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Floyd Remlinger Farm: Friend of the Corn Lover
Chances are that corn-on-the cob you'll enjoy at
dinner tonight comes to your table courtesy of the
Floyd Remlinger farm of Carnation
As one of the two major corn packing plants in
the state, Remlinger's farm is a busy place for the
five-week fresh corn season, which is just about completed
He employs some 34 regular workers, including
field hands, many of them high school youths from
Carnation, in the process of picking corn near Ellensburg
and Yakima, trucking it to the Carnation plant, and
processing it for delivery to Washington and Oregon
That whole process has to take just as few hours
as possible. The longer the wait before the ear of corn
meets the dinner plate, the lower the quality of corn.
At the Carnation plant, trucks dump tons of corn
on a concrete slab at the end of a conveyer belt. There,
it's sprayed with cold water until the crew attacks it.
Pulled onto the belt by young women with strong backs, the corn is placed on the belt so that saws on
the right and left trim the shank. Then the corn falls into
a deep refrigerator tank where it takes a 20-minute
swim in water 34 degrees. By the time that bath is over,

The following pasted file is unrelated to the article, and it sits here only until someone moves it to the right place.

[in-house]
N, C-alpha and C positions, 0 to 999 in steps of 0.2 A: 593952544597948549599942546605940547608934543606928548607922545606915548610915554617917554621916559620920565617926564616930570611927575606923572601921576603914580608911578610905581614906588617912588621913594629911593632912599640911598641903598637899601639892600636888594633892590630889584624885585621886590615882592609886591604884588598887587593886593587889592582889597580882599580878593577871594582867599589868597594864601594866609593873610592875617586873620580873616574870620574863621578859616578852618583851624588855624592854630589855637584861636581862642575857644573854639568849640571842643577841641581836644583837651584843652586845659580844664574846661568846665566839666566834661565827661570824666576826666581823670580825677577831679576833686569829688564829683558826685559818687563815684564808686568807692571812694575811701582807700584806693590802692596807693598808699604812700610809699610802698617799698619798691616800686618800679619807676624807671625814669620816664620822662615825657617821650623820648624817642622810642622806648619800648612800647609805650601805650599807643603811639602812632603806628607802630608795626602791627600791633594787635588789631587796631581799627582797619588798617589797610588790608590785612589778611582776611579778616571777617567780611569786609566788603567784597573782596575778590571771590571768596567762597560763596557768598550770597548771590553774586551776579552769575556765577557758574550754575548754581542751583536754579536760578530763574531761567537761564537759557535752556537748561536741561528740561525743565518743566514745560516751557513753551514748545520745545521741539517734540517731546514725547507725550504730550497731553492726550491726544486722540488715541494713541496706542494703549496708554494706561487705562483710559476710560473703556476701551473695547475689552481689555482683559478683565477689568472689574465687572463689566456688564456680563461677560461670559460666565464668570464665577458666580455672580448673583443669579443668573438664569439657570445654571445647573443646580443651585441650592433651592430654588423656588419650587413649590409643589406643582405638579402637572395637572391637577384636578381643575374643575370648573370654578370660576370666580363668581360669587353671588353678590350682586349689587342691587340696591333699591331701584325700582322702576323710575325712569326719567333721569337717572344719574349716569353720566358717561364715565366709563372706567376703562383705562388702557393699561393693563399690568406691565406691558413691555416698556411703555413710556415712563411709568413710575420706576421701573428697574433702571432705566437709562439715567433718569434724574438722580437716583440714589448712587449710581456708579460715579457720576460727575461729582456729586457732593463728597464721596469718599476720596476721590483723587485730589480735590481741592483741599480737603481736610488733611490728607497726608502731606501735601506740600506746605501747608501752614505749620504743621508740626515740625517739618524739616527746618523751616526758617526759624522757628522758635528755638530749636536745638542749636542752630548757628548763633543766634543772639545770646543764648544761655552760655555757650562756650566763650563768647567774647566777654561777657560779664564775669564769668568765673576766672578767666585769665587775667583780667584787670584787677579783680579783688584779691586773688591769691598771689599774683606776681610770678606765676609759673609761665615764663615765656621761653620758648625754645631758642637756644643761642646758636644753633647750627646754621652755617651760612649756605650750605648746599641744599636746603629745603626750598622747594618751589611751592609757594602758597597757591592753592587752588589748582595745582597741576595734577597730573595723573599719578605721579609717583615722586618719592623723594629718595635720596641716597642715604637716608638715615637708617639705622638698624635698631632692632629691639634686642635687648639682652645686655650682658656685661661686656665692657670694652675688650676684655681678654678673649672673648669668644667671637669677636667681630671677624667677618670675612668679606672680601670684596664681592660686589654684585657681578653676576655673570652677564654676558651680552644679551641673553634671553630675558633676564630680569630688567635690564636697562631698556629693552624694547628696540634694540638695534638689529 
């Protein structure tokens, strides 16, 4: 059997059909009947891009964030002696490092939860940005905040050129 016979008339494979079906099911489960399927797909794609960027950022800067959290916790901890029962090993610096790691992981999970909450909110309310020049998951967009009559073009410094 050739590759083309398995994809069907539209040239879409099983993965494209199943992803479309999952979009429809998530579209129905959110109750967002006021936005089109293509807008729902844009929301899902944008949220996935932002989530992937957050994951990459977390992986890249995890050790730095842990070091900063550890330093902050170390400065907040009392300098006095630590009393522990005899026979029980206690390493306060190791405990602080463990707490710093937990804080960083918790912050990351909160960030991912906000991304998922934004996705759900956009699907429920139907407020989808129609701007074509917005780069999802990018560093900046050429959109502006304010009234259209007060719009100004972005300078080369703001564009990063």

the corn has lost all the heat it carried with it from the
field, and is ready for packing.
From the cold bath, the corn moves again by conveyer into a packing shed where more young hands
give it a final culling, then pack it in crates.
The crates move on the conveyer line into cold
storage at 34 to 36 degrees.
On a busy day, delivery trucks move in and out
of the farm six times a day. A busy day means some
54 tons of corn packed and hauled to market in Seattle
"The season is so short, few people have built
the equipment for fresh corn packing," Remlinger said
last week. "There is another big plant near Sunnyside,
and a few small plants around the state. Otherwise, we're
it for most of the Washington and Oregon fresh corn
This season the Remlinger farm will move some
900 tons of corn, but even this does not come close to
satisfying the market.
"We could sell far more than we can produce,"
The Carnation grower began packing in 1953, and set up his present equipment in 1961. It involves a
heavy investment in facilities that are then idle for the
remaining 47 weeks of the year.
He plants a few acres of corn around Carnation,
but the bulk of it comes from owned or leased fields east
of the Cascades.
Under proper conditions, the corn takes three
hours to reach Remlinger's packing sheds. Under best
conditions, it is packed, delivered, trucked to retail
markets and in the hands of a Fall City or Portland housewife
18 hours after picking.
Among Valley young people working on the corn operation this season are Pat Engle, Sunee Sadlier,
Sue Knutz, Jan Colgate, Pat DeBoer, Kathy DeBoer,
Sherri Colgate, Rod Thompson, Randy Profitt, Richard
Waiten, Roger Johnson, Larry DeBoer, Suzanne Jones, all
of Carnation, and Mary Louise and Karen Larson of Snoqualmie.